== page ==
Attorney General Sheikh Saud al-Mojeb announced on Tuesday the end of a three-month corruption probe which yielded US$100 billion in recuperated capital and resulted in 56 royal family members being jailed, the Guardian reported.
The Saudi corruption investigation was ordered by King Salman and headed by his son, Mohammed bin Salman, who detained over 300 people in the high-end Ritz-Carlton hotel in Riyadh, and brought in financial forensic examiners to vet the affairs of the detainees.
By Tuesday, all detainees have been released from the hotel - most in exchange for monetary settlements, while 56 remain in detention elsewhere.
One of the world’s richest men Alwaleed bin Talal was released from custody this weekend after reaching a deal with state officials.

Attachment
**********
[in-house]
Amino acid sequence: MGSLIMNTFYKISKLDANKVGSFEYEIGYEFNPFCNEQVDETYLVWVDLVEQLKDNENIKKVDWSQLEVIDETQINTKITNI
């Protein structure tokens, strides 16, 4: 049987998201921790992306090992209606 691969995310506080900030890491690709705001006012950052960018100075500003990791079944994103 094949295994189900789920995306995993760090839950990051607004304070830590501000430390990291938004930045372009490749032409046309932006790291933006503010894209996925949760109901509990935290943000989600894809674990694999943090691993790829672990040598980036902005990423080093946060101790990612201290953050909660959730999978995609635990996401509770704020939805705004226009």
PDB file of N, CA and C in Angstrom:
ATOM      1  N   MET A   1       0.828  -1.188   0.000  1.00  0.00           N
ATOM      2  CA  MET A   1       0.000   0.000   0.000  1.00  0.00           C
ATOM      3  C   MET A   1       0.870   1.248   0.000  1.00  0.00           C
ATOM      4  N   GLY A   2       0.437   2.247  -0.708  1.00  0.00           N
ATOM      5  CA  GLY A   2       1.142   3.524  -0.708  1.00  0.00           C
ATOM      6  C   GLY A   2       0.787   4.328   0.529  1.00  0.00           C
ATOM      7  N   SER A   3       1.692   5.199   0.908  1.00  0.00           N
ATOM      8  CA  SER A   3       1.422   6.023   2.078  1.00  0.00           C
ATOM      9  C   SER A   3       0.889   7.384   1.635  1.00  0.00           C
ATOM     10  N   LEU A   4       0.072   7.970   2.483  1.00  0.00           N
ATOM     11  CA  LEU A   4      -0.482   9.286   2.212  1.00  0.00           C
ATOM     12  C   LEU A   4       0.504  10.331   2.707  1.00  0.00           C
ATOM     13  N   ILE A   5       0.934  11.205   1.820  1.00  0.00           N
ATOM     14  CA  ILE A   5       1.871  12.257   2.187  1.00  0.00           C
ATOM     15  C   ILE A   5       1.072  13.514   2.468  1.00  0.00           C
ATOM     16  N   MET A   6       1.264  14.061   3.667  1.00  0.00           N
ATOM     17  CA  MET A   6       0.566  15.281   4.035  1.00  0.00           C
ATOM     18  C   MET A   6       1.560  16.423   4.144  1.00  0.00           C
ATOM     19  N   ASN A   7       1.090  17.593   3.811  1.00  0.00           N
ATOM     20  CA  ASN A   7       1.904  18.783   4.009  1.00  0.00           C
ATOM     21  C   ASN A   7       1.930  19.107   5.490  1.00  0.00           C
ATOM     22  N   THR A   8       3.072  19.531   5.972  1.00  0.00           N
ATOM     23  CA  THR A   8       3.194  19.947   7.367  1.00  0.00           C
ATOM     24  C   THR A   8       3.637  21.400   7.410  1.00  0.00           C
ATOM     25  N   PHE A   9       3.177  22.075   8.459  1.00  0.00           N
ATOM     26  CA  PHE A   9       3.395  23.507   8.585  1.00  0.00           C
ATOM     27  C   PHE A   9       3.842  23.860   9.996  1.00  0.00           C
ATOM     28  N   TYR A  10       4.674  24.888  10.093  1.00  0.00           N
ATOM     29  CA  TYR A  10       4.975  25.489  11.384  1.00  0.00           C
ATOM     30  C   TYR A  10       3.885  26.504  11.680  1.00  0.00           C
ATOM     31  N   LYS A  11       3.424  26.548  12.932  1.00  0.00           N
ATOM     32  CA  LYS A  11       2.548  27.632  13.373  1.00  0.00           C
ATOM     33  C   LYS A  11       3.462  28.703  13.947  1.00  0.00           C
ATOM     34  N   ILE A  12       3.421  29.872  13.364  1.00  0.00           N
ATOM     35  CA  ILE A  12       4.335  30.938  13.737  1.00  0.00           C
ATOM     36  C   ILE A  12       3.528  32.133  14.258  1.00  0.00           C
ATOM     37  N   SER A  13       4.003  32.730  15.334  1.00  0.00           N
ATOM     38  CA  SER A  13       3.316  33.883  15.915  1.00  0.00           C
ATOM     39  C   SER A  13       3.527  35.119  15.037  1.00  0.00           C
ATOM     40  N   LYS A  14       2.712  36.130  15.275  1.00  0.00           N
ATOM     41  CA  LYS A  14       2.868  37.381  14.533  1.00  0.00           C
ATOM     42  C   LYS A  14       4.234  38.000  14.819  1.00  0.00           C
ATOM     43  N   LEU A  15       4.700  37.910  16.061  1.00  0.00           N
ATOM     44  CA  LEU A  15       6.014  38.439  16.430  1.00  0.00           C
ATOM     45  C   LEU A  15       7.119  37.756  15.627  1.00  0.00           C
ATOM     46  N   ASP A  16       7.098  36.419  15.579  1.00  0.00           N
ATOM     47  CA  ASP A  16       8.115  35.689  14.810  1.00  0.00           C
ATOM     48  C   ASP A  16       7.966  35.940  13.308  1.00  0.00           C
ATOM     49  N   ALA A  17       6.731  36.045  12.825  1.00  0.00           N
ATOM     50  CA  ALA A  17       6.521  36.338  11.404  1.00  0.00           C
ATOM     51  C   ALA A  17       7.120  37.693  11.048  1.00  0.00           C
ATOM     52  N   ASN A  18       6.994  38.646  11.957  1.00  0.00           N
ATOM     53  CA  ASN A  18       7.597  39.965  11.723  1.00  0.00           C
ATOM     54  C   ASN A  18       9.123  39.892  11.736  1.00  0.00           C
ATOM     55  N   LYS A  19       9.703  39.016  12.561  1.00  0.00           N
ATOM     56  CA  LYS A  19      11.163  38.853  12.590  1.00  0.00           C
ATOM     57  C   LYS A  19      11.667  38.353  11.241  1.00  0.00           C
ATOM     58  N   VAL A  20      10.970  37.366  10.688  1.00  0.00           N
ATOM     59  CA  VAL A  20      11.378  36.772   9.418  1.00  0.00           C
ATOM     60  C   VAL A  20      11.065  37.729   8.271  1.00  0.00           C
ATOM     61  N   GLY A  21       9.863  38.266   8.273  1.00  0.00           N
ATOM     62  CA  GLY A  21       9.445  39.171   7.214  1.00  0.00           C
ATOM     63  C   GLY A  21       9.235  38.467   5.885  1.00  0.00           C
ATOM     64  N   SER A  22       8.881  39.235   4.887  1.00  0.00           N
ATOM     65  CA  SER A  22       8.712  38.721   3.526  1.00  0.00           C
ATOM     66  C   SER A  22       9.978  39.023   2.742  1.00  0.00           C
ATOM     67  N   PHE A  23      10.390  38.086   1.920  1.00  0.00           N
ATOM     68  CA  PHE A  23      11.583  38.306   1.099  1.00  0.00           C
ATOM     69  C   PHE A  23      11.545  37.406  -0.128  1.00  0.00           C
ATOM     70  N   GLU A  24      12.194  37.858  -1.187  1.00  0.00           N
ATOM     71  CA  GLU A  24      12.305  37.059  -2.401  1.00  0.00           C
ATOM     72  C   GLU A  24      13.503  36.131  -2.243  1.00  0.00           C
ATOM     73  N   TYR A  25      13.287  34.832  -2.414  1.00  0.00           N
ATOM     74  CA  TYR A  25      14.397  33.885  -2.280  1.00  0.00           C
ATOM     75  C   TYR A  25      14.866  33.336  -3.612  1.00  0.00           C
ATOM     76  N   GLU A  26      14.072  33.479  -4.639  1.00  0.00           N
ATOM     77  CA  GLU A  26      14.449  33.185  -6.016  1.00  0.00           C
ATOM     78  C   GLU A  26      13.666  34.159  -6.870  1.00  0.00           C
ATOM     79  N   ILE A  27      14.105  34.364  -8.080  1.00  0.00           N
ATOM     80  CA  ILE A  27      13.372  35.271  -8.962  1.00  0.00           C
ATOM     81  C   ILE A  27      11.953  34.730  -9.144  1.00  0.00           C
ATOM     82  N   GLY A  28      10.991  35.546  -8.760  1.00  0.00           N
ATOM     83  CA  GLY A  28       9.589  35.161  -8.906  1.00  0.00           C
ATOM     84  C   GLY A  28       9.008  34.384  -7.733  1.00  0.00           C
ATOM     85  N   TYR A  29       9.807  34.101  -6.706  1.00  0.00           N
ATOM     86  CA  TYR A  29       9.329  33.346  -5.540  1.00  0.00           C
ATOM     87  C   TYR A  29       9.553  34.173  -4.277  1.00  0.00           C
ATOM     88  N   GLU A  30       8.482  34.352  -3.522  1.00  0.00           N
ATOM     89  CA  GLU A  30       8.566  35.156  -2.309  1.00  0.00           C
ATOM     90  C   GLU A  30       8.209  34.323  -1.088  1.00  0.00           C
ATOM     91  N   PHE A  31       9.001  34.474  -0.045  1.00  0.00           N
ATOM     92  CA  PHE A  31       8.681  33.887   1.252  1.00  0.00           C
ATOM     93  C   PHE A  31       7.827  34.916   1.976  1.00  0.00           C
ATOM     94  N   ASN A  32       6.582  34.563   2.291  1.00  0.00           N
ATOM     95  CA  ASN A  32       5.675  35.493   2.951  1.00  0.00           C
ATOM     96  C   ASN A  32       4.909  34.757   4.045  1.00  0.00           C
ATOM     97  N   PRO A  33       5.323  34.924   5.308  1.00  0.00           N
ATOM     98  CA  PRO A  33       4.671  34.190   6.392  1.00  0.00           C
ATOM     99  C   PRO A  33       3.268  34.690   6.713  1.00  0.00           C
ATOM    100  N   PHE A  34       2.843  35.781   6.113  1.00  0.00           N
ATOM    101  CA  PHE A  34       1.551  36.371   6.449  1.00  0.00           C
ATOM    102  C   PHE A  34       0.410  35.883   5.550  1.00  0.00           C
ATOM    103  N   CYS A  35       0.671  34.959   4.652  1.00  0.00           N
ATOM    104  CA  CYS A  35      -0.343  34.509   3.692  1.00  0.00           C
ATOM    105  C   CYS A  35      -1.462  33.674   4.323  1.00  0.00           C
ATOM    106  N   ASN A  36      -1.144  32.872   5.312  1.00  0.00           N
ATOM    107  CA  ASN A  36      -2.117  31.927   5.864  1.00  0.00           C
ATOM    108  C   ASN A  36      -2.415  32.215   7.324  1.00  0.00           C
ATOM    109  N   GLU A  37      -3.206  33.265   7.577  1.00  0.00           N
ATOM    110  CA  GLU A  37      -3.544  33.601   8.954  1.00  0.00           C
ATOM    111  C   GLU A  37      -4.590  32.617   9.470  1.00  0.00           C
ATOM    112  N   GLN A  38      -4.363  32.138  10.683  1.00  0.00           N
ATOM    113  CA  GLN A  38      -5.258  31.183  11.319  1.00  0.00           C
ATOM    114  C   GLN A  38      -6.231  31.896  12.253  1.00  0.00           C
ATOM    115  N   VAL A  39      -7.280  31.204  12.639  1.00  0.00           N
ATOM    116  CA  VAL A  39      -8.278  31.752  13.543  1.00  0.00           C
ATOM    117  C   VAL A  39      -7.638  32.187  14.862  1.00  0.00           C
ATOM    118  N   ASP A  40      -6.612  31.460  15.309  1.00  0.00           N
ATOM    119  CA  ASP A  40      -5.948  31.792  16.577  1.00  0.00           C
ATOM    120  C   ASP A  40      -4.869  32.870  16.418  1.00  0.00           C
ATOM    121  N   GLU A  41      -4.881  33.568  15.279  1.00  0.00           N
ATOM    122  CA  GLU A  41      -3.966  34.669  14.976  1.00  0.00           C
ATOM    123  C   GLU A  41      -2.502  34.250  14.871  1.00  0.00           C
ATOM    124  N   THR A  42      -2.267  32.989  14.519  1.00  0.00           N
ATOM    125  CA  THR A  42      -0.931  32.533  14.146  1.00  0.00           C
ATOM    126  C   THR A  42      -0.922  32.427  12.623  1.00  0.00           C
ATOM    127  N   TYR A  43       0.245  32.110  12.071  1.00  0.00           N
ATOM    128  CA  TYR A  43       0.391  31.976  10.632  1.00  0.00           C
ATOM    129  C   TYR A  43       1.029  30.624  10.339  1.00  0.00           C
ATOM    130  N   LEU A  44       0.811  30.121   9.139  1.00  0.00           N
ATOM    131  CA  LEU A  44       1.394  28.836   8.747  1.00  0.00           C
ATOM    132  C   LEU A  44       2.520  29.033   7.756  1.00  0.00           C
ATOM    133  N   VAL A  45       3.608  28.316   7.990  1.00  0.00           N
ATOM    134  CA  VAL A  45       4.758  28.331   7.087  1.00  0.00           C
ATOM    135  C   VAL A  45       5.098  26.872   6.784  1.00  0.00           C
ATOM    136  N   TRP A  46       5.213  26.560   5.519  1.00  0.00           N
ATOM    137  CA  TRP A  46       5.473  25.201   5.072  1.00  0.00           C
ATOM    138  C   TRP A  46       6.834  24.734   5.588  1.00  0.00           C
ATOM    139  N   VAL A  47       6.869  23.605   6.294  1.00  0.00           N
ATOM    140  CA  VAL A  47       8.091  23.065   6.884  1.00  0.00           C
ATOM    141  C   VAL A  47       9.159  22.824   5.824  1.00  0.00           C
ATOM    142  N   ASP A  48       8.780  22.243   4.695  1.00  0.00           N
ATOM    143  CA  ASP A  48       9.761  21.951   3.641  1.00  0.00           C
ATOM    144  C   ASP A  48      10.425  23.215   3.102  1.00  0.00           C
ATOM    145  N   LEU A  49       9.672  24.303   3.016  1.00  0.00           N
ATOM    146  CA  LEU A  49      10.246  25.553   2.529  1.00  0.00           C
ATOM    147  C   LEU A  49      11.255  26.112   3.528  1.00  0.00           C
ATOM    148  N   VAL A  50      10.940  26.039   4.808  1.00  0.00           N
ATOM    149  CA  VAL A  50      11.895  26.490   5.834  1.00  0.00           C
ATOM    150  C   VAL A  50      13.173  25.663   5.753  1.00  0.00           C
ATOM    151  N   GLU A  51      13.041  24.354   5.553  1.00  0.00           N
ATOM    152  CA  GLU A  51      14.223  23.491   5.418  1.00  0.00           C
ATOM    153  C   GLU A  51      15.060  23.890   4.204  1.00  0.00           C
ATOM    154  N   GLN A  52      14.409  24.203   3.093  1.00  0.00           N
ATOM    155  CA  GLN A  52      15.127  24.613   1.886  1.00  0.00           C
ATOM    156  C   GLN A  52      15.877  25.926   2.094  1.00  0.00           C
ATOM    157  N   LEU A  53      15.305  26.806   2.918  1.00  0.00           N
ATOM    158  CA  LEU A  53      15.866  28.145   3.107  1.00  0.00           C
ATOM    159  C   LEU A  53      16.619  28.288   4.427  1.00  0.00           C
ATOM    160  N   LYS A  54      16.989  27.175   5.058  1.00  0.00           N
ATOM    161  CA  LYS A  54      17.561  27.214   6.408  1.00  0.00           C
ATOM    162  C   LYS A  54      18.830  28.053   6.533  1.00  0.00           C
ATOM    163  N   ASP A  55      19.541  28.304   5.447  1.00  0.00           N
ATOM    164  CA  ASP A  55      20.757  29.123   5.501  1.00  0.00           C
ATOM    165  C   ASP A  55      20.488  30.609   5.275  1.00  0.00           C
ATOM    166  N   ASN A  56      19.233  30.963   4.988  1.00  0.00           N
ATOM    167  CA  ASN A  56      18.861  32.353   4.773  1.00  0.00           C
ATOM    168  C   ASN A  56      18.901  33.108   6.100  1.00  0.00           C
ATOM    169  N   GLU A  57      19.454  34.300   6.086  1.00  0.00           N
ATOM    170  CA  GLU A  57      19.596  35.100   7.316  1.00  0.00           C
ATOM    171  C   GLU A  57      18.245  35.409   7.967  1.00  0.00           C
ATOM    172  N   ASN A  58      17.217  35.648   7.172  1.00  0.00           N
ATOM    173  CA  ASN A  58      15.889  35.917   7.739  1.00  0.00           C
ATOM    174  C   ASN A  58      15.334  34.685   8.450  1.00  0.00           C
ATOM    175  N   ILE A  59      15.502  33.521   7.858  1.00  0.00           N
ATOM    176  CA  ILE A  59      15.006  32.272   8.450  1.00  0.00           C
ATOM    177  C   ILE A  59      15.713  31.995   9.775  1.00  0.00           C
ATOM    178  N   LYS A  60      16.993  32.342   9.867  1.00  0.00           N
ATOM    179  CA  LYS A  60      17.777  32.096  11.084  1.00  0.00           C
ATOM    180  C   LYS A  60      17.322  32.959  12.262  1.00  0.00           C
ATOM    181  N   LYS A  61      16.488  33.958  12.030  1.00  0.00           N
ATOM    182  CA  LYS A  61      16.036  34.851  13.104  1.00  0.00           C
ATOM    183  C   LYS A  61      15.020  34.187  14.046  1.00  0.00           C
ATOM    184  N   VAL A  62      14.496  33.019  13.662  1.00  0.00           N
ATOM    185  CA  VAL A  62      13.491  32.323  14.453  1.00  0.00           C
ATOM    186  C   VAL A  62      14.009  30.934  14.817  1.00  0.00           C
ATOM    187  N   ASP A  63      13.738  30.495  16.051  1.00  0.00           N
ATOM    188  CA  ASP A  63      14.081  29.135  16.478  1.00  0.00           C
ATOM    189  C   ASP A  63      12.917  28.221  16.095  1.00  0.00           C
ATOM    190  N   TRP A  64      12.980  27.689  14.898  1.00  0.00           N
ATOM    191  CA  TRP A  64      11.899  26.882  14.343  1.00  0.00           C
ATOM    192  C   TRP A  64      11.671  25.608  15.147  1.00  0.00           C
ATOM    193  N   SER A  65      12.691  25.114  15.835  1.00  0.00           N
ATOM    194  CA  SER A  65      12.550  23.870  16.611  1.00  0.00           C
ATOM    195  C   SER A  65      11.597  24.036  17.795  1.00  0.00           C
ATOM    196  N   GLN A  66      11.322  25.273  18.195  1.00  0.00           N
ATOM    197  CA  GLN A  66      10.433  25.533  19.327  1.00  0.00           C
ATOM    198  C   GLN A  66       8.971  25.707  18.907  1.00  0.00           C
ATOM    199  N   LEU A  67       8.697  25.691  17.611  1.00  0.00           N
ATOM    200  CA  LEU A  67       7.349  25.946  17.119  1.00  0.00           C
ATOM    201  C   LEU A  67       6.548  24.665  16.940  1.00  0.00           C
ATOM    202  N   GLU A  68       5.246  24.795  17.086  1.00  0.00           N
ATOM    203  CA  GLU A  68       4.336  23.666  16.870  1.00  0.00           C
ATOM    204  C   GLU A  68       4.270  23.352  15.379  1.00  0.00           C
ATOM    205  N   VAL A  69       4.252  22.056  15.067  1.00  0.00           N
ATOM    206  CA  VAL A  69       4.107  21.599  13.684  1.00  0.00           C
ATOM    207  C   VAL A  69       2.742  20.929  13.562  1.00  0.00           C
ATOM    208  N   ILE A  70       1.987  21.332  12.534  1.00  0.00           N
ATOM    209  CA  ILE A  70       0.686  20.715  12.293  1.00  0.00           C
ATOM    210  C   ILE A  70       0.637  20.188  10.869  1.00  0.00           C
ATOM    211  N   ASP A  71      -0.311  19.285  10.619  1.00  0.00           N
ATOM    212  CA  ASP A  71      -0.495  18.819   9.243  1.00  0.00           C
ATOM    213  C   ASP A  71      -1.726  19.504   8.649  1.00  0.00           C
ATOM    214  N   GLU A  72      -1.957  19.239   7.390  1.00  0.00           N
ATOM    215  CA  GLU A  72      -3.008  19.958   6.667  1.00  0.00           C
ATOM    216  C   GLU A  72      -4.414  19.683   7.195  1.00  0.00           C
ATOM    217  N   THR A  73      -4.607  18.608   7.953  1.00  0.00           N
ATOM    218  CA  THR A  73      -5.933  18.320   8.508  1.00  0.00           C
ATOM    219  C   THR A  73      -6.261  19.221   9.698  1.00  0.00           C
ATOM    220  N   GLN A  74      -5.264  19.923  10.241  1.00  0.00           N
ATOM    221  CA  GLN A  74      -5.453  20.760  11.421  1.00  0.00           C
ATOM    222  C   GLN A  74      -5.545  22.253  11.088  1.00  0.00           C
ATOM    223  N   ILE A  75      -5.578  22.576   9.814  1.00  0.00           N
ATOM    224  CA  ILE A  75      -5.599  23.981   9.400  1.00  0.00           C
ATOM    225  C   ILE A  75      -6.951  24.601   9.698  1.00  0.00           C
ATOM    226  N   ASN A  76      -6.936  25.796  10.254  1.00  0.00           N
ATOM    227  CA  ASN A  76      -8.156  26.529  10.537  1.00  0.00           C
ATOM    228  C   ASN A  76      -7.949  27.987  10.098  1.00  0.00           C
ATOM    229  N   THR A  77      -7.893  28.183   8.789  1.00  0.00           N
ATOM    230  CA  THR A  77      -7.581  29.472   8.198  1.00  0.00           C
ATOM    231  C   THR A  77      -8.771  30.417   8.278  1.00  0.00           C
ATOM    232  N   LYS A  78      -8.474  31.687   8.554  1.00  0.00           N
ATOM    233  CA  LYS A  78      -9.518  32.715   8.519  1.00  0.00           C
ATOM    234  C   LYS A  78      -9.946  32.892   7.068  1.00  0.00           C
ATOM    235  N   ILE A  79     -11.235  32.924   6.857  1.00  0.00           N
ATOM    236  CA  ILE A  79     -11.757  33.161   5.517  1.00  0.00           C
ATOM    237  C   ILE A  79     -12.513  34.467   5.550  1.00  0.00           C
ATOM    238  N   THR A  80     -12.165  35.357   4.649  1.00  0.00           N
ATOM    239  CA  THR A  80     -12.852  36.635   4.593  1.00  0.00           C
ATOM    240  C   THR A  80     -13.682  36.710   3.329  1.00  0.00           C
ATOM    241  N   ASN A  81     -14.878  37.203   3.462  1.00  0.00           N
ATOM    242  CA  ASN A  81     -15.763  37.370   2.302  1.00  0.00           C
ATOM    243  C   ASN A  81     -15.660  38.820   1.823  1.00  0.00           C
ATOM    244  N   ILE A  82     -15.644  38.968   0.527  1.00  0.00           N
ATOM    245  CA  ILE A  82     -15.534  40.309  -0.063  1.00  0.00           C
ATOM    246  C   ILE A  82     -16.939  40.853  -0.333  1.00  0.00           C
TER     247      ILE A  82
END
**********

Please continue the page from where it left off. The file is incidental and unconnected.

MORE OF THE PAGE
Systemic corruption had permeated all levels of Saudi government structure for decades. Members of the royal family enjoyed a lack of legal scrutiny on business dealings and were able to act without public oversight.
The Ritz-Carlton will be open to the public in February.
Aside from the crackdown on corrupt business practices among the Saudi elite, Crown Prince Mohammed bin Salman, heir to the king has also loosened the conservative laws in the country, allowing women to drive (in effect Summer 2018), and attend sporting events while easing up on laws regulating the fraternization between unrelated men and women.